John Oliver goes John Oliver on forensic science and it’s a must watch. Forensic science brought statistics to courts, but itself it’s only rarely exposed to scientific scrutiny. Justice system’s failure to question forensics methodology and common fear of scientific jargon has led to convicting innocent people for crimes they haven’t commited. Courts have given life sentences solely based on bite marks, partial fingerprints, and hair collected at crime scene despite of no proof these methods are infallible.
***A long holiday comes to an end – back to business!***
Summary: Wanted: Data Scientist | A bird in the hand is worth two in the bush | A little stir | The infallible art of taking steps back
In this article I will look at how organisations can engineer their own Data Science team without loosing their mind in the process nor spending big money. As more and more companies want to be data-driven, they join the frantic search for the right staff to fuel these initiatives. Finding a data-fluent resource is not easy: according to McKinsey, “by 2018, the United States alone could face a shortage of 140,000 to 190,000 people with deep analytical skills as well as 1.5 million managers and analysts with the know-how to use the analysis of big data to make effective decisions.” The hunt is on for a skill set that is still relatively new to the market, and it is only starting to be taught at the universities. My belief is that fishing for a Data Scientist ‘superstar’ is often counterproductive and inevitably leads to a realisation that one person cannot do it all. Instead, investing in appropriate training of the current staff can lead to long-lasting benefits for the company.
Summary: Intro | Measuring the importance of gossip | Too good to be true | Arbitrary measures produce arbitrary results | tl;dr
Disclaimer: The probability computation of the article is a recap of a talk delivered by Professor Mark Whitehorn at the University of Dundee in 2015, and at PASS Business Analytics Conference in San Jose, CA in 2014. Opinions expressed are my own.
Aren’t we post-NPS hype yet? Such was my thinking until a random article came up on my feed: as one of its core objectives, a tech giant was planning to improve its Net Promoter Score by 2020. A quick internet search told me there are some companies very excited about increasing their NPS. Google Trends suggests the Net Promoter methodology is on the steady growth rate since 2004; a mortal blow to my presumption. There is something problematic about the Net Promoter methodology that I’d like to talk about: on one hand an indicator of an outstanding business delivery, on the other a possibly dangerous framework for workforce assessment. This article decomposes the NPS algorithm, reviews its criticism, and tests its validity from the probability perspective. I have based the scenario and the probability computation on an excellent talk delivered by professor Mark Whitehorn. If you happen to be a manager, a person whose performance is scored with NPS, you are into probability computations, or simply you like debunking managerial fads then this is a tale for you.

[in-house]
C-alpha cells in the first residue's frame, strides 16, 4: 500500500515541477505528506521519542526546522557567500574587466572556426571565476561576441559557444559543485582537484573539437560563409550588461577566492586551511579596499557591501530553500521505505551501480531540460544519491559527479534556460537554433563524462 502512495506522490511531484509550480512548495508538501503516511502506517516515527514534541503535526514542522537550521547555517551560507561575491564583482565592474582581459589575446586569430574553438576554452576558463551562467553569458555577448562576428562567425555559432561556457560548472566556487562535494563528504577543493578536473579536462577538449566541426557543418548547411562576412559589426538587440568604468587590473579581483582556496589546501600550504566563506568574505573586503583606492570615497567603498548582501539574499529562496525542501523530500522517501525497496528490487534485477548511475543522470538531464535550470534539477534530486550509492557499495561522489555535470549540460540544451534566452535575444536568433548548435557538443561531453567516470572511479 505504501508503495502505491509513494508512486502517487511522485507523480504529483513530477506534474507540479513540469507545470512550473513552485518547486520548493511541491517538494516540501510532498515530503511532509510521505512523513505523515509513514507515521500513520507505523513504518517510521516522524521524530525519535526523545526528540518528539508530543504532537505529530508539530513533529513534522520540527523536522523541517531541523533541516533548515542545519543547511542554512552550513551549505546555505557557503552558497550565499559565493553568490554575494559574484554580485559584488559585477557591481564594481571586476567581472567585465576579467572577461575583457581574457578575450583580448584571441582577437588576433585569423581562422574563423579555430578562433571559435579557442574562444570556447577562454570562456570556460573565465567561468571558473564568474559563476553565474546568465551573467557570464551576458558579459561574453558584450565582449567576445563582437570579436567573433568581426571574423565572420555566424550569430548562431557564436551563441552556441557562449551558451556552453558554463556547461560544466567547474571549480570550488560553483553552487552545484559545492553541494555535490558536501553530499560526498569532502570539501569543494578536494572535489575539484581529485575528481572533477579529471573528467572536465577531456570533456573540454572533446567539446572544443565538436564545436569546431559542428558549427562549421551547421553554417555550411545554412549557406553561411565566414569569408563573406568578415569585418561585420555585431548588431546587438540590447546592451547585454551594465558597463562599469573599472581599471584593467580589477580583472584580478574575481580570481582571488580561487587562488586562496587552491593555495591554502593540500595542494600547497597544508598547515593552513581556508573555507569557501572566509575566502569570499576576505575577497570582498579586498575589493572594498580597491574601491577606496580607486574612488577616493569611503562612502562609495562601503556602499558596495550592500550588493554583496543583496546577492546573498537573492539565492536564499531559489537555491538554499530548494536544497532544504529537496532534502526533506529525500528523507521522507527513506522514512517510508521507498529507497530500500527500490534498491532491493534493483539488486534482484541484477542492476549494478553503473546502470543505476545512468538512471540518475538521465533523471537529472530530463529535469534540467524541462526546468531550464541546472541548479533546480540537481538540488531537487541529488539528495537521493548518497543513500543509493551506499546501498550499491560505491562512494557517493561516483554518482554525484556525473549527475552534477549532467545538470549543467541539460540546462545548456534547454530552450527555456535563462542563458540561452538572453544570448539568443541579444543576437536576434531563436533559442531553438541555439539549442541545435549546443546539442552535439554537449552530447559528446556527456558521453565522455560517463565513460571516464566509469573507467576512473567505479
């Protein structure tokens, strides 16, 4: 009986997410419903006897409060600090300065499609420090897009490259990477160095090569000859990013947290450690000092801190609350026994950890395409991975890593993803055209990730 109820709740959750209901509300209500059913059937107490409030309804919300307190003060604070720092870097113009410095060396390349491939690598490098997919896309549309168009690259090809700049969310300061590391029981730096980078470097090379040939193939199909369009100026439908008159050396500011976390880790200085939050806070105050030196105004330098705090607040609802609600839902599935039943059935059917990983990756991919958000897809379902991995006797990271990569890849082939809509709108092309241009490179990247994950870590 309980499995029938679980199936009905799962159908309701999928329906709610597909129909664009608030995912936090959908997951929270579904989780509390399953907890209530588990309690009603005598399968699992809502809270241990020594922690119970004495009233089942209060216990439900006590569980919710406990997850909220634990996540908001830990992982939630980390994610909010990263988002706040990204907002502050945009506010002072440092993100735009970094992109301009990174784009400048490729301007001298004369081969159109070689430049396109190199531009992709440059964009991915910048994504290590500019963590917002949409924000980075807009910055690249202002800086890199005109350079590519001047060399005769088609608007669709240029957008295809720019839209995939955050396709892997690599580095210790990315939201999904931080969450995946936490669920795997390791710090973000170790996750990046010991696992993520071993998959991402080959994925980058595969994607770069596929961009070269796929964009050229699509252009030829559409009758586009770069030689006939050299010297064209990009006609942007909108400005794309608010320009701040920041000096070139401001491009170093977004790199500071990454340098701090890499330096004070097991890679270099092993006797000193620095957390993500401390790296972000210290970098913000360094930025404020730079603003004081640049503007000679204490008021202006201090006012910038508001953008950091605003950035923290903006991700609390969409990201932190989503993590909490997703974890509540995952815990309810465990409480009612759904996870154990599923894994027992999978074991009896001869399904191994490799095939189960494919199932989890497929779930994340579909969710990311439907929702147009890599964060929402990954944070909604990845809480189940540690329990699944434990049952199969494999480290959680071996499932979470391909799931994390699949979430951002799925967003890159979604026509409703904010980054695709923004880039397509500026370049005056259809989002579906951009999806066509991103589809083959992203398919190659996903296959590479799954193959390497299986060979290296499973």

I will be at Oracle Code conference on the 6th of June in Brussels, redefining fun with Python on Oracle database. The idea is to live demo working with tables, handling JSON files, (new) spatial data queries, data visualisation, and a couple of good practices of database application development with Python.
There will be snakes, ridiculous maps, and misbehaving queries. Come if you’re in town, it’s gonna be #phun
Data scientists, according to interviews and expert estimates, spend from 50 percent to 80 percent of their time mired in this more mundane labor of collecting and preparing unruly digital data, before it can be explored for useful nuggets. New York Times, 2014. No source for the statistics.
Analysts will still spend up to 80% of their time just trying to create the data set to draw insights. Forrester, 2015. No source for the statistics.
Since the popular emergence of data science as a field, its practitioners have asserted that 80% of the work involved is acquiring and preparing data. Harvard Business Review, reprinting the statistic from Forbes in 2016. Forbes cites a “survey of about 80 data scientists was conducted for the second year in a row by CrowdFlower.”
Summary: Intro | A case of tl;dr | Where was the graph police? | A quick fix